It is not only recycling rates that determine whether packaging makes ecological sense. Getränkekarton Austria invited milk and fruit juice packers and bottlers to a roundtable discussion on the circular economy and recycling and presented new results on the ecological profile of beverage packaging.
Whether milk, fruit juice, drinking yoghurt or water – consumers in Austria buy around 10 million liters of liquid food every day. The most important criteria for packaging are protection of the food, the design for recycling, as well as convenience and practicality. “It’s not just recycling rates that determine whether packaging makes ecological sense,” says Georg Matyk from Getränkekarton Austria, an association to which the three major beverage carton manufacturers Tetra Pak, Elopak and SIG Combibloc belong. Addressing representatives of milk and fruit juice bottlers in Vienna, he continues, “At a time when consumers and producers are paying greater attention to environmental friendliness, an ecological balance that takes into account the entire life cycle of a package – from the raw material to recycling – is needed.” Christoph Scharff, CEO of Altstoff Recycling Austria AG (ARA), refers to the challenges posed by the EU circular economy package: “Thanks to committed consumers, we already collect six out of ten beverage cartons today. The new EU recycling targets, however, present the beverage carton in particular with major challenges due to its composite material mix. In future, we must collect even more, sort it better and recycle it efficiently.”
Roland Fehringer, Managing Director of c7-consult, presented the results of the study “Life Cycle Assessment for PET and other packaging materials”, which his institute conducted in April 2019 on behalf of ALPLA, one of the world’s leading companies for the production of plastic packaging solutions. “From an ecological point of view, composite beverage cartons are one of the best packaging solutions. In all the impact categories examined for milk packaging – climate change, acidification (reduction in the pH value of the soil), summer smog (ground-level ozone) and water consumption – the composite carton shows ecological advantages over single-use glass bottles and returnable glass bottles. The author of the study explains that the beverage carton has a greater impact on climate change than disposable PET bottles.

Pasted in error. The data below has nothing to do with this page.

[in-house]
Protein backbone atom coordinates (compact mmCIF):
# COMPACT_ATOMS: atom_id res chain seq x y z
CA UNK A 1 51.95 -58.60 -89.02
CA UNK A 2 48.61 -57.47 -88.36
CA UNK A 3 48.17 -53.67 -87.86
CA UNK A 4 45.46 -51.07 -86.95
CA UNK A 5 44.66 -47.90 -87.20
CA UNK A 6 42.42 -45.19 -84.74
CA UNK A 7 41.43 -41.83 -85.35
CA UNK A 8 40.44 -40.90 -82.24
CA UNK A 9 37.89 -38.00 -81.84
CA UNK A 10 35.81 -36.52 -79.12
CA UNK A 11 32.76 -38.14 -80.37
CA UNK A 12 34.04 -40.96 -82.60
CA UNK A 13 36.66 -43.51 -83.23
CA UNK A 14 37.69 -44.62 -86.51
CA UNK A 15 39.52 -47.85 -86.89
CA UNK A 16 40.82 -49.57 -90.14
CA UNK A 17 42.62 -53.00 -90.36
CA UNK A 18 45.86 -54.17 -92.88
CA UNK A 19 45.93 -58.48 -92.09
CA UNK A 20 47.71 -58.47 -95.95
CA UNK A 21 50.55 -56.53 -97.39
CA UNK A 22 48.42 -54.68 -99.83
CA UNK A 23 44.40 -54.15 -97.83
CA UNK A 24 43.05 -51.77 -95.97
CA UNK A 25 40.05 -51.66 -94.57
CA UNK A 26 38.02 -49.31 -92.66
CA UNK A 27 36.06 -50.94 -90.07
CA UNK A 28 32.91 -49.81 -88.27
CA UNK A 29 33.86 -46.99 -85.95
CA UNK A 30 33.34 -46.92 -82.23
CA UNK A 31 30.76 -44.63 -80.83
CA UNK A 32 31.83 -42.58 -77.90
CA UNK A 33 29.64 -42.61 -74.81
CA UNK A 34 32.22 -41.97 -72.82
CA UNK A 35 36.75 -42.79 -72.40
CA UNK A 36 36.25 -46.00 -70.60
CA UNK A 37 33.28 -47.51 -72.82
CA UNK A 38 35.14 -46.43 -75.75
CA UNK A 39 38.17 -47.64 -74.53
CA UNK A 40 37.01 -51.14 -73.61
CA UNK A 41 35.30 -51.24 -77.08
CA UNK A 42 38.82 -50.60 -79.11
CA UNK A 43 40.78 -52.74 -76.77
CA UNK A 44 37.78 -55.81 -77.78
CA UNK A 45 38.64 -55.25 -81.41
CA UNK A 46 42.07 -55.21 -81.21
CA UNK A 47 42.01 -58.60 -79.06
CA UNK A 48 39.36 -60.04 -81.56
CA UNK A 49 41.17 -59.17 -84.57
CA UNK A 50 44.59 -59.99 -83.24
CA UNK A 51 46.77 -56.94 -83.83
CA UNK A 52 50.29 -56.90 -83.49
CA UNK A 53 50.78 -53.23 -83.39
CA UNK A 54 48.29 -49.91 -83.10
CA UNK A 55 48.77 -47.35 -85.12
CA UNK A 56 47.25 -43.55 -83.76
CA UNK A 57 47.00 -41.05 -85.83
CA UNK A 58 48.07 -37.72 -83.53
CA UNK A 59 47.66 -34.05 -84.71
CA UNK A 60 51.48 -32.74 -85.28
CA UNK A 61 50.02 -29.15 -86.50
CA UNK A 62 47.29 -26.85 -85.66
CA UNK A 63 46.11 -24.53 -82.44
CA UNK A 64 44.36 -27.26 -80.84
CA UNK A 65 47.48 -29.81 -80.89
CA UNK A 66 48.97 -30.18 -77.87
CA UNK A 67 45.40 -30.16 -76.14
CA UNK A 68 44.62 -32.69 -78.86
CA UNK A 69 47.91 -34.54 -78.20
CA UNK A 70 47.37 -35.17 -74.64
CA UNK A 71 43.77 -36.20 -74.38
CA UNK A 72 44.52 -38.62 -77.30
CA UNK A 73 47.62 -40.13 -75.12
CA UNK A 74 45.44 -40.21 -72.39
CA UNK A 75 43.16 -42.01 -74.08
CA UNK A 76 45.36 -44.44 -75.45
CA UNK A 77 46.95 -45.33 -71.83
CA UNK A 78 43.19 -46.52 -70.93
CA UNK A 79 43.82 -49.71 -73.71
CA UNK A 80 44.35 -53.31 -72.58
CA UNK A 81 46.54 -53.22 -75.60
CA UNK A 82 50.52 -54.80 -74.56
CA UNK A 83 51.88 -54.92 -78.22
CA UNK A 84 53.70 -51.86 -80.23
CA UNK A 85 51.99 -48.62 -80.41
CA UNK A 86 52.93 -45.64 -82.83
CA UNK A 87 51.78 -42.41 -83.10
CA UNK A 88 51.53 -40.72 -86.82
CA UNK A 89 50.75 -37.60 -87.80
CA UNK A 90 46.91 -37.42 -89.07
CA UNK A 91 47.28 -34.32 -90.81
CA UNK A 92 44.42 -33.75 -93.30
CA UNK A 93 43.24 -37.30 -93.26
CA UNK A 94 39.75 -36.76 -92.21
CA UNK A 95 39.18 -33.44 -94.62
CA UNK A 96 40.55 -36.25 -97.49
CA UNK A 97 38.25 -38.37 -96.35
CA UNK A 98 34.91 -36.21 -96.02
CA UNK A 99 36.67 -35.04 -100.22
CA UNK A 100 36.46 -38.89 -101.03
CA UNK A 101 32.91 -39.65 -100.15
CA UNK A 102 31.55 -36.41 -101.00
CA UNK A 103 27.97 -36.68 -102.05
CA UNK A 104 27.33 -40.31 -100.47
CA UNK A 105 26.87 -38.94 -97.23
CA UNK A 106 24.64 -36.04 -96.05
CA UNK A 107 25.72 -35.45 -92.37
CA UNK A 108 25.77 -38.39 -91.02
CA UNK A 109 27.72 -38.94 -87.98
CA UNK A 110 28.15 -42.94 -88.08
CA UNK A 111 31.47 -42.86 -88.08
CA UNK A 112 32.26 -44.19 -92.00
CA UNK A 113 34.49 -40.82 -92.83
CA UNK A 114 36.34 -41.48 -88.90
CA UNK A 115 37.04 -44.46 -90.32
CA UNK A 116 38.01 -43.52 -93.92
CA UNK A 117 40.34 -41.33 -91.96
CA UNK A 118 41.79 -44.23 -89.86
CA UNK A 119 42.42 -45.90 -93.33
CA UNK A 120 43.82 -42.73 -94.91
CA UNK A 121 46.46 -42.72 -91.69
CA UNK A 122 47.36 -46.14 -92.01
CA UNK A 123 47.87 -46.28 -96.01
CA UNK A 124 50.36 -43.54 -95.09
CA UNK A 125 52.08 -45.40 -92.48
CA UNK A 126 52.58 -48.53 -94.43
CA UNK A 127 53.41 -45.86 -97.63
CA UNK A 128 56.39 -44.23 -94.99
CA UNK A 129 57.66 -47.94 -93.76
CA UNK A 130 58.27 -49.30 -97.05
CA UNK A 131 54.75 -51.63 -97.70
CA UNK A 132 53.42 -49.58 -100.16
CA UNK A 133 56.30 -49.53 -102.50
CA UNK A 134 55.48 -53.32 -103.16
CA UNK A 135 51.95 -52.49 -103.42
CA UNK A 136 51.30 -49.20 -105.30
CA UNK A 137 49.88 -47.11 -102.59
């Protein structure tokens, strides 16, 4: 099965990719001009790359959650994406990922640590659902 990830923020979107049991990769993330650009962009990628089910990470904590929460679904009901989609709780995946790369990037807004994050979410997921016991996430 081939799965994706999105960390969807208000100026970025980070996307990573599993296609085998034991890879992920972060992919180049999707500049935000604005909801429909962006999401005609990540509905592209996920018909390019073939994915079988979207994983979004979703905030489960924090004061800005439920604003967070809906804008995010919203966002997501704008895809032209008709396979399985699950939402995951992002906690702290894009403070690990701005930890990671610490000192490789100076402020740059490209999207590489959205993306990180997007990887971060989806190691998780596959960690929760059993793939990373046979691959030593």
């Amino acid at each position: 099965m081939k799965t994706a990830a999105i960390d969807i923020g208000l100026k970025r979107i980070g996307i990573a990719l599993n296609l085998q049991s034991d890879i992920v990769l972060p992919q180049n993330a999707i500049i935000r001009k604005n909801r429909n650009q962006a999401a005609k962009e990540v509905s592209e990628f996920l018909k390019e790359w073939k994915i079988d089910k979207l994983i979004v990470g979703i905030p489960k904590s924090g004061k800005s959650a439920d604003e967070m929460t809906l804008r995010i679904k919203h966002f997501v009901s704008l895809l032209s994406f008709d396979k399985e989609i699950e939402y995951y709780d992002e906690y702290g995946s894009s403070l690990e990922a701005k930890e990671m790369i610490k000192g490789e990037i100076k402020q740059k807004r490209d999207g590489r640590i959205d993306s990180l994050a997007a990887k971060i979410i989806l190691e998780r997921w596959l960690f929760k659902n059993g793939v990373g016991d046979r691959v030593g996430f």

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The beverage carton represents composite packaging. A typical 1-litre fresh milk carton consists on average of 75 percent cardboard. The remaining 25 percent are made up of the carton closure and the plastic layers that serve as an oxygen and light barrier. Only wood from responsibly managed forests is used to manufacture beverage cartons. This is what the Forest Stewardship Council (FSC) certification stands for. After the waste has been collected, the beverage cartons are sent to the carton factory. Here all the layers are mechanically separated from each other. The valuable paper fibers are removed and processed to produce new packaging.
The major beverage carton manufacturers Tetra Pak, Elopak and SIG Combibloc are aware of their social and ecological responsibility and invest continuously in research and development. The goal is to only offer packaging that is produced 100 percent from renewable raw materials. The first beverage cartons with closures and coatings made of bio-polymers are already on the market.